The Nigerian constitution requires a major and fundamental amendment if not replacement. The constitutional history of Nigeria is both imperialist and military induced. Only a constitution enacted by the people themselves will be accepted by them. It will also include diverse cultures and ethnicities. It will confer legitimacy on the organs of government and build trust between the government and the people. Genuine participation of the people in the constitution-making process would facilitate compliance and would legitimise the constitution.
The Nigerian people through their elected representatives must converge to draft and enact a more responsive and efficient constitution that will address structural, fundamental and emerging issues within the Nigerian Federation.
These issues include what kind of federation Nigeria should have, and how to address insecurity and unrest. Whether to revert to the parliamentary system of government, whether regionalism would be more practical. How to collect and distribute tax, how to ensure judicial autonomy. The slow pace of the justice system, reform of the police, the roles of traditional institutions and rulers, the compulsory national youth service programme, and many gender-sensitive issues.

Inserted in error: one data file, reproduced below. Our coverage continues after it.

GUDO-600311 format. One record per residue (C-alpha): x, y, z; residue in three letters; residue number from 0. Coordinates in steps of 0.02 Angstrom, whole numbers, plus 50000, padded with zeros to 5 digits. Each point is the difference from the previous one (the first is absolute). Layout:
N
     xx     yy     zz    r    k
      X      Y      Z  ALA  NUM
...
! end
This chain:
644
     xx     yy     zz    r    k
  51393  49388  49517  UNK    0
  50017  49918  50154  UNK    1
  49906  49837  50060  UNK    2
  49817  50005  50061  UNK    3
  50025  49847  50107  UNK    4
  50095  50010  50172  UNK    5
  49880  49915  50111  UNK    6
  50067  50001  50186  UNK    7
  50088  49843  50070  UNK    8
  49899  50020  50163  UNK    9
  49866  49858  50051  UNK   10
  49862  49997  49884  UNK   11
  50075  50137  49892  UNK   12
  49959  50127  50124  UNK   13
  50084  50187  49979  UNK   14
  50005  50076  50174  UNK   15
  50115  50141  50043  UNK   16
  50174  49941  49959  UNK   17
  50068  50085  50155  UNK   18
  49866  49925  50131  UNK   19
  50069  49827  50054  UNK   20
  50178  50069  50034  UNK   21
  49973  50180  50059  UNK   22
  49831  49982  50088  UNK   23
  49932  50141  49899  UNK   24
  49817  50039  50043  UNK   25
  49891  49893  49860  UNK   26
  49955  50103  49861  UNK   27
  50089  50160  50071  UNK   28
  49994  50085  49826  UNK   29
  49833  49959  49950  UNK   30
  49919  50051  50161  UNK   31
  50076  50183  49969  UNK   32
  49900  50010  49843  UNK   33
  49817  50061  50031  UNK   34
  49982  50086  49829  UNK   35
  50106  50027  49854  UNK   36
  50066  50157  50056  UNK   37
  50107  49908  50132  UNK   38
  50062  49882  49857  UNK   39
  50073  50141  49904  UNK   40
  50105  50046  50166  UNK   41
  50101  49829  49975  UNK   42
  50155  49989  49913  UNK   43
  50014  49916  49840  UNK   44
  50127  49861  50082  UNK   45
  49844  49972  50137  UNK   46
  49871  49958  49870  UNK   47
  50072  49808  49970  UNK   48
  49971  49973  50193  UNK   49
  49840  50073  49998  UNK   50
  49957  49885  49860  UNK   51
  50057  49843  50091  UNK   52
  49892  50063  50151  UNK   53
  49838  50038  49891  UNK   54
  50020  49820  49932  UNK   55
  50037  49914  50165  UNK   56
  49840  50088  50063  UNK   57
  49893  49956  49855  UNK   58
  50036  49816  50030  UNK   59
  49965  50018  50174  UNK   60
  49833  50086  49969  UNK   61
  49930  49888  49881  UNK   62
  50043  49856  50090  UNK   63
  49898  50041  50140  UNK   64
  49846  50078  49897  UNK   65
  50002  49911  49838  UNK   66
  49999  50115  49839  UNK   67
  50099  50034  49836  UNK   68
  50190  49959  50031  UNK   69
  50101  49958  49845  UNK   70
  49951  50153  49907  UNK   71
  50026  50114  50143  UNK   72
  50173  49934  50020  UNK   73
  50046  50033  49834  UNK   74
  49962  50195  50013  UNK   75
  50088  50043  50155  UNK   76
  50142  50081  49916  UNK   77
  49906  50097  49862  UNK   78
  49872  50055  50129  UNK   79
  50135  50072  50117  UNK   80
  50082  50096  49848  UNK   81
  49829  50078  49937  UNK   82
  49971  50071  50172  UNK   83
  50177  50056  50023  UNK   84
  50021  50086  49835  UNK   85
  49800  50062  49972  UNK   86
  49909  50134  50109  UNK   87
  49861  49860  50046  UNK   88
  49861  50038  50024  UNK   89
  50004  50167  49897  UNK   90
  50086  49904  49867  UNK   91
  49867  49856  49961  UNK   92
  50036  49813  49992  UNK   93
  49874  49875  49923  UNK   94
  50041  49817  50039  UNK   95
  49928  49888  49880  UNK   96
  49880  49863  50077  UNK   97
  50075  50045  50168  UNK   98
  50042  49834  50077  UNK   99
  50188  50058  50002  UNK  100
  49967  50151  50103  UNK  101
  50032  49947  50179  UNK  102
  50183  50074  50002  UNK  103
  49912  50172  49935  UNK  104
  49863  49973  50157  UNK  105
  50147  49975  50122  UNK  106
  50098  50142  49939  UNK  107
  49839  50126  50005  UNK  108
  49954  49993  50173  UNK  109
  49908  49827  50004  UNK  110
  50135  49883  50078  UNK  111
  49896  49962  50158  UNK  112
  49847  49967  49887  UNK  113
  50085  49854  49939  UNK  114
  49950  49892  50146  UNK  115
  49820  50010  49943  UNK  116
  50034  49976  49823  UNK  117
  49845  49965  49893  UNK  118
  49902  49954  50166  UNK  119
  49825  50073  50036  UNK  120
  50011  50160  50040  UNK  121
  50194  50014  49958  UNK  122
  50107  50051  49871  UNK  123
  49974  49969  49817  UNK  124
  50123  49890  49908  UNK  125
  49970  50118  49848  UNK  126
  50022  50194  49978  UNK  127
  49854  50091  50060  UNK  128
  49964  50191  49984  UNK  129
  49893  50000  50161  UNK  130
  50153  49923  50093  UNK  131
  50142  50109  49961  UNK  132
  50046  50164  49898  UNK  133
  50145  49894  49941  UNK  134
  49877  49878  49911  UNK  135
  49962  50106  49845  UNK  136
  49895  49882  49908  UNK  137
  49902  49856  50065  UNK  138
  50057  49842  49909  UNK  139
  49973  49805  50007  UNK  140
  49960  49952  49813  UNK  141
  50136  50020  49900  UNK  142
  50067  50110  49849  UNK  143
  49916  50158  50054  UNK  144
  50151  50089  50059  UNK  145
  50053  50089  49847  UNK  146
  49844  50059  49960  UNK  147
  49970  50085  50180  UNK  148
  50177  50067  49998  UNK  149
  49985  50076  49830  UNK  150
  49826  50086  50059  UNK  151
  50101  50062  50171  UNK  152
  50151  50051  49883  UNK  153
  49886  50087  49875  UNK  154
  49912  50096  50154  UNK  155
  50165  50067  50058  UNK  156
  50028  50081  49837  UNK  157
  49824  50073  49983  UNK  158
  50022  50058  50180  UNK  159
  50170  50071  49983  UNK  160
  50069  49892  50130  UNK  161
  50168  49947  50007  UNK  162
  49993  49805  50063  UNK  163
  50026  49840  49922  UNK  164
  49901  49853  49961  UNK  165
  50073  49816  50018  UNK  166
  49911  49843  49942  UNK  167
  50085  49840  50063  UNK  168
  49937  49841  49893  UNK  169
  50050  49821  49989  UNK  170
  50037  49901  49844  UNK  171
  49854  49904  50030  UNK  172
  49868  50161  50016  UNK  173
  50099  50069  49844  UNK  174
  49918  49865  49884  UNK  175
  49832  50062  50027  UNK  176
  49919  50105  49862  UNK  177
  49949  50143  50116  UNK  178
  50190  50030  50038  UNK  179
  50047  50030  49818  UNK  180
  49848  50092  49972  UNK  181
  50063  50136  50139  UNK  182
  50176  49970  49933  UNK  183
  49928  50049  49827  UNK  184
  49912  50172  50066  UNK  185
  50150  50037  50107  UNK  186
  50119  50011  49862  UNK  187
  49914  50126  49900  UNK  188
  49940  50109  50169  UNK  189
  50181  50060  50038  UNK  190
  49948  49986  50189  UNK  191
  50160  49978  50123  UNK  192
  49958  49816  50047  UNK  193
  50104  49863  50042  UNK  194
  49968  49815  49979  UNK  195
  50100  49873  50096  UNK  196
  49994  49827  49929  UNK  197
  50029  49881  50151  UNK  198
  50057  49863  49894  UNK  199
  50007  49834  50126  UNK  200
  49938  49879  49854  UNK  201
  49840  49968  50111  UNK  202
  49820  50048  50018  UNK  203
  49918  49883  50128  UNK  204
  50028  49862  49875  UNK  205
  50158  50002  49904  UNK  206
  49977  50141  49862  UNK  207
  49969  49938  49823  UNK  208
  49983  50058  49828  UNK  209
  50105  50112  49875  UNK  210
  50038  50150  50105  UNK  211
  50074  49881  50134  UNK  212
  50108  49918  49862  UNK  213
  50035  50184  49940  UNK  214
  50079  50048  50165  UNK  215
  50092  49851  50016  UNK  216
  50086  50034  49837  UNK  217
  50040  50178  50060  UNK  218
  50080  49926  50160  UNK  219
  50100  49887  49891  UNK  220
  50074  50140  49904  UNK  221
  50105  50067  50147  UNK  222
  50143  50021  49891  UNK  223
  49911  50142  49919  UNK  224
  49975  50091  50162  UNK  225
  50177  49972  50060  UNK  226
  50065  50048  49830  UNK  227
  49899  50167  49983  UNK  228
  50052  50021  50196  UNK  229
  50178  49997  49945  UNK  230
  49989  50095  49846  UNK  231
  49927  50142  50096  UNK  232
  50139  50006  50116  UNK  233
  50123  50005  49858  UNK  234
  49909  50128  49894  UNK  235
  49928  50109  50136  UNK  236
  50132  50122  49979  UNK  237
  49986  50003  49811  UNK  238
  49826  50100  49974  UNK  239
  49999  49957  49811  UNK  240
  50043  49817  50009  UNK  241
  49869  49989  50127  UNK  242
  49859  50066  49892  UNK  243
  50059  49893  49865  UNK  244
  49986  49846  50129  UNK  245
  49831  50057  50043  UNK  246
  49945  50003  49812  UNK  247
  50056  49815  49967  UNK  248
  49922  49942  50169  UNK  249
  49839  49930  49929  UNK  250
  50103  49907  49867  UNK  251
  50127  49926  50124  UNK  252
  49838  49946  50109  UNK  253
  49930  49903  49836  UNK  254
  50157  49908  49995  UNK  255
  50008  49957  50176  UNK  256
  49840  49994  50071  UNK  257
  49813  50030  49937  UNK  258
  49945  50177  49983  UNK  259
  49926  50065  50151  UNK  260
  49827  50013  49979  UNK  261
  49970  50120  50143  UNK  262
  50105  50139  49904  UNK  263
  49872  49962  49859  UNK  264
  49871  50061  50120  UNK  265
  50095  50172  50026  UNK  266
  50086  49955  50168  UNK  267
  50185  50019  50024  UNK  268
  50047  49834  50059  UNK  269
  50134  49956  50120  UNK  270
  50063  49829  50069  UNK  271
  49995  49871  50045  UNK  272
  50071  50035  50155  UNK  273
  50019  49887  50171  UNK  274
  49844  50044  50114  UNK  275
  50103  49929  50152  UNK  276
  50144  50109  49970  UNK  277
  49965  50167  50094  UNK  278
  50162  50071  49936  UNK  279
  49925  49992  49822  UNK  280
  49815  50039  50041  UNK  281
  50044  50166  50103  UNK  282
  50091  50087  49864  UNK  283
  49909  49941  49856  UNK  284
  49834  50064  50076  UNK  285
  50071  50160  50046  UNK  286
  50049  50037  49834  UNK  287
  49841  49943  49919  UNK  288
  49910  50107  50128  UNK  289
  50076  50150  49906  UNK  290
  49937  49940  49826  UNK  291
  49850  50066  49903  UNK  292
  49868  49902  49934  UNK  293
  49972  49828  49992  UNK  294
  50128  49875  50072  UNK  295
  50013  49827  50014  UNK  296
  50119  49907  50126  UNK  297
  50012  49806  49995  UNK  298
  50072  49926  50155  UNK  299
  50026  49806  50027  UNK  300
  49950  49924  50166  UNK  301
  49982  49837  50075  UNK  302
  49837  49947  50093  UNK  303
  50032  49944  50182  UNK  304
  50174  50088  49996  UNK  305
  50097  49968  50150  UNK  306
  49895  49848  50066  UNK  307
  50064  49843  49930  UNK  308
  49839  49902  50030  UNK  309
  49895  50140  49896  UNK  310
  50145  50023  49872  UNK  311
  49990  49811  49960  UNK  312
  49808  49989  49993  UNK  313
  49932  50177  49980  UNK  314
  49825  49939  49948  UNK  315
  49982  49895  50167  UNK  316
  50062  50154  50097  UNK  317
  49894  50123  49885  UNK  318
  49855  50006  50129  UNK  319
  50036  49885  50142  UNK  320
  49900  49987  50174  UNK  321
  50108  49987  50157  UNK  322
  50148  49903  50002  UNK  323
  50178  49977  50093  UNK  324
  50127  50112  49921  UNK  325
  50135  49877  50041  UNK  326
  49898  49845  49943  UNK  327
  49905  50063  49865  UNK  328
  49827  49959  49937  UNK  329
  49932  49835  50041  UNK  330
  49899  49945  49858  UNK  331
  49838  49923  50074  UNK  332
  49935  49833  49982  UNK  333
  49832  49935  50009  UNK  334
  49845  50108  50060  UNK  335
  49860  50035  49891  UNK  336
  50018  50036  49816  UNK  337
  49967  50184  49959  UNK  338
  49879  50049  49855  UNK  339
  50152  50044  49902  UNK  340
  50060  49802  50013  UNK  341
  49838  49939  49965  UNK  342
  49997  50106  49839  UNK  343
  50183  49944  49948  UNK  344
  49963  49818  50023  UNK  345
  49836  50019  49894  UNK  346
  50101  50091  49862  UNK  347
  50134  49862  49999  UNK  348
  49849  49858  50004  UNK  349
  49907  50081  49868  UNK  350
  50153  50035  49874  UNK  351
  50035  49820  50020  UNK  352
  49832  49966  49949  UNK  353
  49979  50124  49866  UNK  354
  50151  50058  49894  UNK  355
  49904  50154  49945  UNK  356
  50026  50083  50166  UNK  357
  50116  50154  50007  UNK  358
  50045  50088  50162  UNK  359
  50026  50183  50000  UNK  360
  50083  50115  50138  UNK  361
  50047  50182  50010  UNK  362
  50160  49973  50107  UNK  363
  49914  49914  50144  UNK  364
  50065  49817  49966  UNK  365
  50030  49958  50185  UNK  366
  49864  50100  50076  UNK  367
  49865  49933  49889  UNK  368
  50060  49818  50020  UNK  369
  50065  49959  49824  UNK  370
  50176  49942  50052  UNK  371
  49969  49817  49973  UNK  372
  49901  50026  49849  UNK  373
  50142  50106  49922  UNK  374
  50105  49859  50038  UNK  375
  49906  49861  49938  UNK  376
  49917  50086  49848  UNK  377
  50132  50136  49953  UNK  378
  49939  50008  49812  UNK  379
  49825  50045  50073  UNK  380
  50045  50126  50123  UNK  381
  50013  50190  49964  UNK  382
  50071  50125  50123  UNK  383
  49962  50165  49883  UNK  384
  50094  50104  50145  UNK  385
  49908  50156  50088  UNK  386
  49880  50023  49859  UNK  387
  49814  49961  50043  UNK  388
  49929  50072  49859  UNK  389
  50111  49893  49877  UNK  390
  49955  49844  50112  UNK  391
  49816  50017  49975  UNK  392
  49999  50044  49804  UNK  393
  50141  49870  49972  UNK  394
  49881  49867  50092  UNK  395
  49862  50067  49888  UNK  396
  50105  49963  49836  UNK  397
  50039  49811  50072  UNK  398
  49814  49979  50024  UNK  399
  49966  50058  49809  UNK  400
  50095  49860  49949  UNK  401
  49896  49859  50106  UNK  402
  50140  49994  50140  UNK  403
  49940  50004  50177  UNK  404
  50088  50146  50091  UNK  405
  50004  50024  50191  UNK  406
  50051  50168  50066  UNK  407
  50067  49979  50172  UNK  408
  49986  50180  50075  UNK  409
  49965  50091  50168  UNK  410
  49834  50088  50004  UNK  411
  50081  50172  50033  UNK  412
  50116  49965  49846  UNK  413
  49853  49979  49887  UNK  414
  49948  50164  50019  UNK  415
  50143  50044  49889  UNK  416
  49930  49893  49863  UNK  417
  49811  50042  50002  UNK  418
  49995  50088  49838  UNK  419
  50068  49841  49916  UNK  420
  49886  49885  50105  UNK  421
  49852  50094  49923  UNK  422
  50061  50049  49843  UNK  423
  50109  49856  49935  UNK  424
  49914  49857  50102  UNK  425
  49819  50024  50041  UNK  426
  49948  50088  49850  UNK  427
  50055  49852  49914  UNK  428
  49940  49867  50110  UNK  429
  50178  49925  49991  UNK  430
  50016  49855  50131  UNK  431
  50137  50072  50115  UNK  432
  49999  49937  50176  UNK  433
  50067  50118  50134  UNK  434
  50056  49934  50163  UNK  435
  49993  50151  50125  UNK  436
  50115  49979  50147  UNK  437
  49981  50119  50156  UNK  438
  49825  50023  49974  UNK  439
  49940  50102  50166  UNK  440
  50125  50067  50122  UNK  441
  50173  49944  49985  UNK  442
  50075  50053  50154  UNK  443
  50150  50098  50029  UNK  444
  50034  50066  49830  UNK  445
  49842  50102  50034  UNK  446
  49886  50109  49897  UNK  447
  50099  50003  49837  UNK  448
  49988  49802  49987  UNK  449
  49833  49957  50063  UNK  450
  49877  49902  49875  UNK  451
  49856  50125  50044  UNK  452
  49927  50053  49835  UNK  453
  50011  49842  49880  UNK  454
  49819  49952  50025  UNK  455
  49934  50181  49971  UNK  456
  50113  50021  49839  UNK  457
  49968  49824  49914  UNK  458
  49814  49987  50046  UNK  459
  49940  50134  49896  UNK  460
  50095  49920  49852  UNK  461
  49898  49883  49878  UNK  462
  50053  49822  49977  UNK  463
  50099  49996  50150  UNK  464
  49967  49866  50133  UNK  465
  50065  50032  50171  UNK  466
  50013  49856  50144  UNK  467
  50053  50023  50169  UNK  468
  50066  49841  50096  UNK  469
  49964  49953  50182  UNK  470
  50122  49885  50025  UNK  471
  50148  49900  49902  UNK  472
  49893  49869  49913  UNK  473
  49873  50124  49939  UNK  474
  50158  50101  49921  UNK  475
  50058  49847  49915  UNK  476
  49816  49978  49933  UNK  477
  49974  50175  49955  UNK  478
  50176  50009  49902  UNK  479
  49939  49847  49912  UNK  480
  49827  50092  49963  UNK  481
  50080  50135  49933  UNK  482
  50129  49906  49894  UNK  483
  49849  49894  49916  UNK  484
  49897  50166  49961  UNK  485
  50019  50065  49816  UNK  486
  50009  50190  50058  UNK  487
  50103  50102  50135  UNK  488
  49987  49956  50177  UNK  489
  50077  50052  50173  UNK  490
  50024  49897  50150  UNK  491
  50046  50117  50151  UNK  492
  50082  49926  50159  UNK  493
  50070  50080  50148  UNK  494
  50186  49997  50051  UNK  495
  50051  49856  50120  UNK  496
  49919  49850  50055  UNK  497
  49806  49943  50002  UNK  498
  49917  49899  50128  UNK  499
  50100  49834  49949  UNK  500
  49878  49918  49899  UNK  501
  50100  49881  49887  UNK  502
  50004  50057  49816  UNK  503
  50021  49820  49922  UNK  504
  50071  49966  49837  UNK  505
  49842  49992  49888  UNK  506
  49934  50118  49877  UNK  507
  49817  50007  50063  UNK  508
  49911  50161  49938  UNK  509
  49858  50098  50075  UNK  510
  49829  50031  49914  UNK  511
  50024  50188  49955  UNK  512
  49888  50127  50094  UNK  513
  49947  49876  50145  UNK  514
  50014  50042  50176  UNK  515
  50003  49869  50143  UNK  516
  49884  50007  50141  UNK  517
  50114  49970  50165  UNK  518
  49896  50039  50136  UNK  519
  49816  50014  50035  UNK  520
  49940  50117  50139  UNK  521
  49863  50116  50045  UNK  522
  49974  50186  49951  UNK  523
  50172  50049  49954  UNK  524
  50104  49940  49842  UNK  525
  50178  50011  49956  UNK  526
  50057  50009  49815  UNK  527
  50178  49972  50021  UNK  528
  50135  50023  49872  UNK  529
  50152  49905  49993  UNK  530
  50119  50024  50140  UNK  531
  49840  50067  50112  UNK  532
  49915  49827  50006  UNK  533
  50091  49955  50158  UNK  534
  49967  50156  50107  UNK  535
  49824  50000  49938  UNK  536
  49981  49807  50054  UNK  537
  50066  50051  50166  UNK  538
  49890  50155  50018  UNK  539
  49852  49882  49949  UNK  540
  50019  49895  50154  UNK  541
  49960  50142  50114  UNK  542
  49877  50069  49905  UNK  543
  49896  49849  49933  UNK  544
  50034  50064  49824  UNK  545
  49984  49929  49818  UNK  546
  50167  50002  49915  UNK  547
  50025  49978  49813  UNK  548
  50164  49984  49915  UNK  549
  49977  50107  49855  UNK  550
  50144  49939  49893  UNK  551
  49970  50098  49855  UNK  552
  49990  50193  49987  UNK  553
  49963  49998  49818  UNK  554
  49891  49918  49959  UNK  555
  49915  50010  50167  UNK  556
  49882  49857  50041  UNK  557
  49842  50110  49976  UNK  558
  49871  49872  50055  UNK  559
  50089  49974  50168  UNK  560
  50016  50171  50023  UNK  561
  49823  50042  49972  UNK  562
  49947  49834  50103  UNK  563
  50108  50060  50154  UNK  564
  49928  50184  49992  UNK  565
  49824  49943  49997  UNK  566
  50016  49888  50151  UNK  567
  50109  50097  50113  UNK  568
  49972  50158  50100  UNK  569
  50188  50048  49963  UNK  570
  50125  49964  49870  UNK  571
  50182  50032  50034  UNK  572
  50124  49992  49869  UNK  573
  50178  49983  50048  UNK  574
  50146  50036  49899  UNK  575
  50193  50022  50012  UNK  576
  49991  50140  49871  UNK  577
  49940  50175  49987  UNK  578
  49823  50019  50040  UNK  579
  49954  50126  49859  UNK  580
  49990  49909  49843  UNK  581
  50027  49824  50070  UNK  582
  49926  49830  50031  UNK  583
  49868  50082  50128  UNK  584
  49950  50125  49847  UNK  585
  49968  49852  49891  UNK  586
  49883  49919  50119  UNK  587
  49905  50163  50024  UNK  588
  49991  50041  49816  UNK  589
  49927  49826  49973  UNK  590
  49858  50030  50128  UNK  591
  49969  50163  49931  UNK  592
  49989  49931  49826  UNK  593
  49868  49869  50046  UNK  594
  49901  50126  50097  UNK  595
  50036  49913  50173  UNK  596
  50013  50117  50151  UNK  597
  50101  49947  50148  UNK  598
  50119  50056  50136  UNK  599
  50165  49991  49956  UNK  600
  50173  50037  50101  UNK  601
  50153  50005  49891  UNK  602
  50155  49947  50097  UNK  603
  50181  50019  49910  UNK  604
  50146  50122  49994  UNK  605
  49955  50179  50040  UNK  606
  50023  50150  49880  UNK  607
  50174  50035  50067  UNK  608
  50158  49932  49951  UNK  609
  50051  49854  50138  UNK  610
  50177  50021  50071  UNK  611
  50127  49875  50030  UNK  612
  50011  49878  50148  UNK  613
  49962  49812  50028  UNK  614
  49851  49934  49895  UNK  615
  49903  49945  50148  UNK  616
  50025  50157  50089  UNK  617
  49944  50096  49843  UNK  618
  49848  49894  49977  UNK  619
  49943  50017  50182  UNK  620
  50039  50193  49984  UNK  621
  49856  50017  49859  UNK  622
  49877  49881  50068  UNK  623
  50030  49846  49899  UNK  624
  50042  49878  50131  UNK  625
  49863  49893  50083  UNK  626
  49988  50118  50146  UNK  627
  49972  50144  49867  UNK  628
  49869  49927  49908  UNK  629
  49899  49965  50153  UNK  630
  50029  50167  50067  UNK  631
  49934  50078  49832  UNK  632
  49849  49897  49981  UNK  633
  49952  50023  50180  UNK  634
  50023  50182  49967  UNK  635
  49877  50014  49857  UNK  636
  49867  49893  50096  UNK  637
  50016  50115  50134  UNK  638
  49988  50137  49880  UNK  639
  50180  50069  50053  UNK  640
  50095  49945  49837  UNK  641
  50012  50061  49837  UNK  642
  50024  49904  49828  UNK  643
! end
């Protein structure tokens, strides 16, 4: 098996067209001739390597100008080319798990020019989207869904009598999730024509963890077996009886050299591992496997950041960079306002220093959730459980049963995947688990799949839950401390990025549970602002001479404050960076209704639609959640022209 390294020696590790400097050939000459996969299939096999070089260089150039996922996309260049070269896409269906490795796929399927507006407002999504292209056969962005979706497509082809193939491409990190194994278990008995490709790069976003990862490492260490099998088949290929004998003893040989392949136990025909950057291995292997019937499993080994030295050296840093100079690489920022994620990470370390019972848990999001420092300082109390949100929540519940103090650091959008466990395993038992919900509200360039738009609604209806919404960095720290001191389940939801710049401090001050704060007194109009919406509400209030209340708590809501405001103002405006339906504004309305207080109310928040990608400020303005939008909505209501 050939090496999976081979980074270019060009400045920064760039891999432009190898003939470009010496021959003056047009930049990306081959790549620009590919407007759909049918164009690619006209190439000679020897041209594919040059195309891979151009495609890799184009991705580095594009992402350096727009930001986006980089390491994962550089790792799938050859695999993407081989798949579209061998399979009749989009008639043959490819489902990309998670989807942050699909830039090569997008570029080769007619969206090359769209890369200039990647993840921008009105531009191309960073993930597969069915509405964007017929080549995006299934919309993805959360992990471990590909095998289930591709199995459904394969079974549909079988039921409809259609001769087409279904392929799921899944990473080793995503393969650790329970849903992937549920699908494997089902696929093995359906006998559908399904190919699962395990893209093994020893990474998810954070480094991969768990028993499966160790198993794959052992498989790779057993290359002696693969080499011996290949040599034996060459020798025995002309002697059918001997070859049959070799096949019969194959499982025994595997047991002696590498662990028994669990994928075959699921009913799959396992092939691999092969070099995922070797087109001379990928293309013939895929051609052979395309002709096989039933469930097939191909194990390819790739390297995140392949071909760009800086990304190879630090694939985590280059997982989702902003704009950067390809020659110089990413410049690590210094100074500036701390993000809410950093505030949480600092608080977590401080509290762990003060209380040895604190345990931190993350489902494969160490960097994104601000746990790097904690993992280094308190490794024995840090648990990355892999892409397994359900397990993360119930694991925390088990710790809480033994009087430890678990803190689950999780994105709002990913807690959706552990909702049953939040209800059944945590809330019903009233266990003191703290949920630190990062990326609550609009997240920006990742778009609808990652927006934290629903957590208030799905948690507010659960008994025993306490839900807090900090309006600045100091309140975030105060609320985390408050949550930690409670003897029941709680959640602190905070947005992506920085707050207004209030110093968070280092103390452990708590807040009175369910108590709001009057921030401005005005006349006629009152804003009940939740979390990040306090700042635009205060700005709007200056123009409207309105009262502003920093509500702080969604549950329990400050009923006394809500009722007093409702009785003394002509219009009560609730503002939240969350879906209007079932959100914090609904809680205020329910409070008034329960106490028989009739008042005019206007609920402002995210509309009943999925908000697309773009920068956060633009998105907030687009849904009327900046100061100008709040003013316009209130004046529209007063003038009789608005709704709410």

Nigerians are yearning for constitutional interventions in these areas and more. These cannot be achieved without a robust national debate and awareness.
Does Nigeria need a new constitution instead of piecemeal amendments?
Yes. Nigeria has a written constitution. Its provisions should ordinarily be contained in one document. It is becoming extremely difficult to keep track of these amendments. And some don’t have the support of the majority of the citizens because they were not subjected to genuine public debates.
The process leading to having a new constitution is more complex and cumbersome, but it is the only viable path in the long term.